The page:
Old Delhi and Its Inhabitants

JK Bank
Jamia Masjid from a rooftop. Photo: Mayank Austen Soofi

Slaughter- houses, orange jalebis frying in hot, burning oil; shiny, colourful bangles hanging from stalls, vendors naming prices, burqa-clad women bargaining with them, the crowded lane of Kareem’s restaurant, men chewing and spitting pan, narrow lanes lit up with small twinkly lights, Abhishek Bachan in Delhi-6, Chandni Chowk, Paranthe wali Gali and the thronging, bustling crowds.

But what we term as ‘Old Delhi’ is not all about meat and sweets and paan. Perhaps, we oversee the condition of the original inhabitants of this place- mostly, Muslims. They don’t eat biryani for breakfast and kebabs for dinner, nor do they chew paan and wear expensive fur caps, they don’t live in Mughal-architecture houses, nor do they wear green silk and eat delicacies on Eid. Like Old Delhi itself, the average Muslim living here is almost made to look like a caricature.

The truth is, Muslims in Old Delhi mostly belong to the working class- their income depends upon small-time tradesman ship, shop keeping, butchering. Usually, they don’t have a regular fixed income. In fact, most of the homeless shelters and workhouses in Old Delhi are filled with deprived Muslims.
The women of Old Delhi too suffer the ignominy of being stereotyped. The general belief is that they are all (without exclusion) repressed, and that their visions are not allowed to go beyond their burqas. What we sometimes ignore is; their burqas are only a part of their belief system, their faith. Their lack of education and financial dependence is the reason for their lack of freedom.

Even the wealthy class of Old Delhi that lives in two-storied houses in narrow , uneven streets are unable to enjoy the best educational facilities and career opportunities because of their ‘inconvenient’ location: simply because the Old Delhi is treated like an old garment kept in the corner of the closet, looked at but not often used, it has been, over the years , isolated , and elbowed out of the new , competent metropolitan Delhi. The globe has somewhat shrunk, and the world is acknowledged now as a global village, yet somehow this area is so disconnected from the main city that public schools like DPS and Sardar Patel are too far for its young Muslim inhabitants to reach.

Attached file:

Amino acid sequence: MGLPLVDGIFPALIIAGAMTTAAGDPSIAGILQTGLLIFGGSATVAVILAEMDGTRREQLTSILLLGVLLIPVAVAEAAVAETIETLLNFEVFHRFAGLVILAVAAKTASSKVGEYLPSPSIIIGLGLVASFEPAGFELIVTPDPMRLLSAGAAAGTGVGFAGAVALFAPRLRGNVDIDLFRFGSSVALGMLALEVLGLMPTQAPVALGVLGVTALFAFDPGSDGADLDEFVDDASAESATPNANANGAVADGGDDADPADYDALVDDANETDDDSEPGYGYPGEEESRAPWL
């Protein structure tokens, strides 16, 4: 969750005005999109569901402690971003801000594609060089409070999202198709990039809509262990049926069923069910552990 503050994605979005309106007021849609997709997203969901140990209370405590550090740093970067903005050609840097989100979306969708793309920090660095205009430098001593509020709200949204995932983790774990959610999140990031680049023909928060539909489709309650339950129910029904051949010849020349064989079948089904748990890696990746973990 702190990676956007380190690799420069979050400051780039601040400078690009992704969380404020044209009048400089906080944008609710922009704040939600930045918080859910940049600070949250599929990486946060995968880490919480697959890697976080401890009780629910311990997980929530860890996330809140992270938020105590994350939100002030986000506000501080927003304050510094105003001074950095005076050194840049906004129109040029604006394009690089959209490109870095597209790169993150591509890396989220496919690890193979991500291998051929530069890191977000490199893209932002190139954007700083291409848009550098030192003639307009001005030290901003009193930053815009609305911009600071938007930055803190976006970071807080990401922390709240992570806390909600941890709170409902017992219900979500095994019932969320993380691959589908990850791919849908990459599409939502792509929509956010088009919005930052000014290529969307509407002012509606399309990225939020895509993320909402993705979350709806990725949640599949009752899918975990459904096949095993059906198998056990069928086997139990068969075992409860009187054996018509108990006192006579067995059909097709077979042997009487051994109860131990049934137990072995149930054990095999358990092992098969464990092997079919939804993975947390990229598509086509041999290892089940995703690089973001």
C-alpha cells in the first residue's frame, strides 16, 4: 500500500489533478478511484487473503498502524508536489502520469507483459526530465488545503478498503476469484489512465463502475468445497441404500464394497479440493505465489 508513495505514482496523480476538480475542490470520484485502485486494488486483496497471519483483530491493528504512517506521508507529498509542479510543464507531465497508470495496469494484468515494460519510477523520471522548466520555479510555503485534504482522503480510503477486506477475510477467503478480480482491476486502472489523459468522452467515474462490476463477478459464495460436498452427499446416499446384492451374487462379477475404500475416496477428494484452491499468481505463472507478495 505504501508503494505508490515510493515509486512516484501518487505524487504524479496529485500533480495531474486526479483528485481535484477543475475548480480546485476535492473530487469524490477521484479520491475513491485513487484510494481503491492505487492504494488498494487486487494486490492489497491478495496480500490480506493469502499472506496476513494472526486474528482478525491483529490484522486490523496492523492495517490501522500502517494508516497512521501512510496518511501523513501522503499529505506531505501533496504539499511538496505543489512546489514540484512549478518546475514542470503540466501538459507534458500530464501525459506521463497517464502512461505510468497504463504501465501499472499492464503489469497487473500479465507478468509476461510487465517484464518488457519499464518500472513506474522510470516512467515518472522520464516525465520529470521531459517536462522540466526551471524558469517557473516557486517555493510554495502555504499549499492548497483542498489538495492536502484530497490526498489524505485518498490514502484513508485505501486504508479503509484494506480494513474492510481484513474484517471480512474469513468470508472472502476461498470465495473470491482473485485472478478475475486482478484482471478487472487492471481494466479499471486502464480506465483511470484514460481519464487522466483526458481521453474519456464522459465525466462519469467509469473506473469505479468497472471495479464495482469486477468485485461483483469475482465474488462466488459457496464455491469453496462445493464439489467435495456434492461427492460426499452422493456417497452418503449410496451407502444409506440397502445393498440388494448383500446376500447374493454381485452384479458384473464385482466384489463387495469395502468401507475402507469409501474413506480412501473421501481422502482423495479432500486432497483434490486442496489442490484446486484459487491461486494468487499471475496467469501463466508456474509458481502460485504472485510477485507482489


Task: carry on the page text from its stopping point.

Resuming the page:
Even those who struggle and reach these places are given a sense of Other-isation, and a certain alienation from the regular 21st century Delhiite. Their rustic accents are made fun of, they are expected to play a specific role in a social circle-that of providing paans and authentic Muslim sweets, they are expected to know the best place for butter chicken and the list goes on and on. The young Muslim striving hard to break the contours of stereotype, defy convention and set a new example is the image of a solitary worm-squirming its way through layers of earth, but the layers keep on increasing. A vicious circle is hence created- those who want to break free and excel are not competent enough due to deprivations, and those who break free are eventually pushed back into their shells by their competitors.

Old Delhi- the original, authentic Delhi created by Kings and Emperors, is far from its former glory today. The area that was once a kingdom, is now merely a pin code of 110006, a dark and dirty contrast to the gleaming, technologically advanced, westernized New Delhi. The lanes that were home to young princesses are now heaped with garbage, cluttered with unauthorized shops and blocked by traffic.

And behind all these walls- the marginalized community of Muslims, working their way through life.



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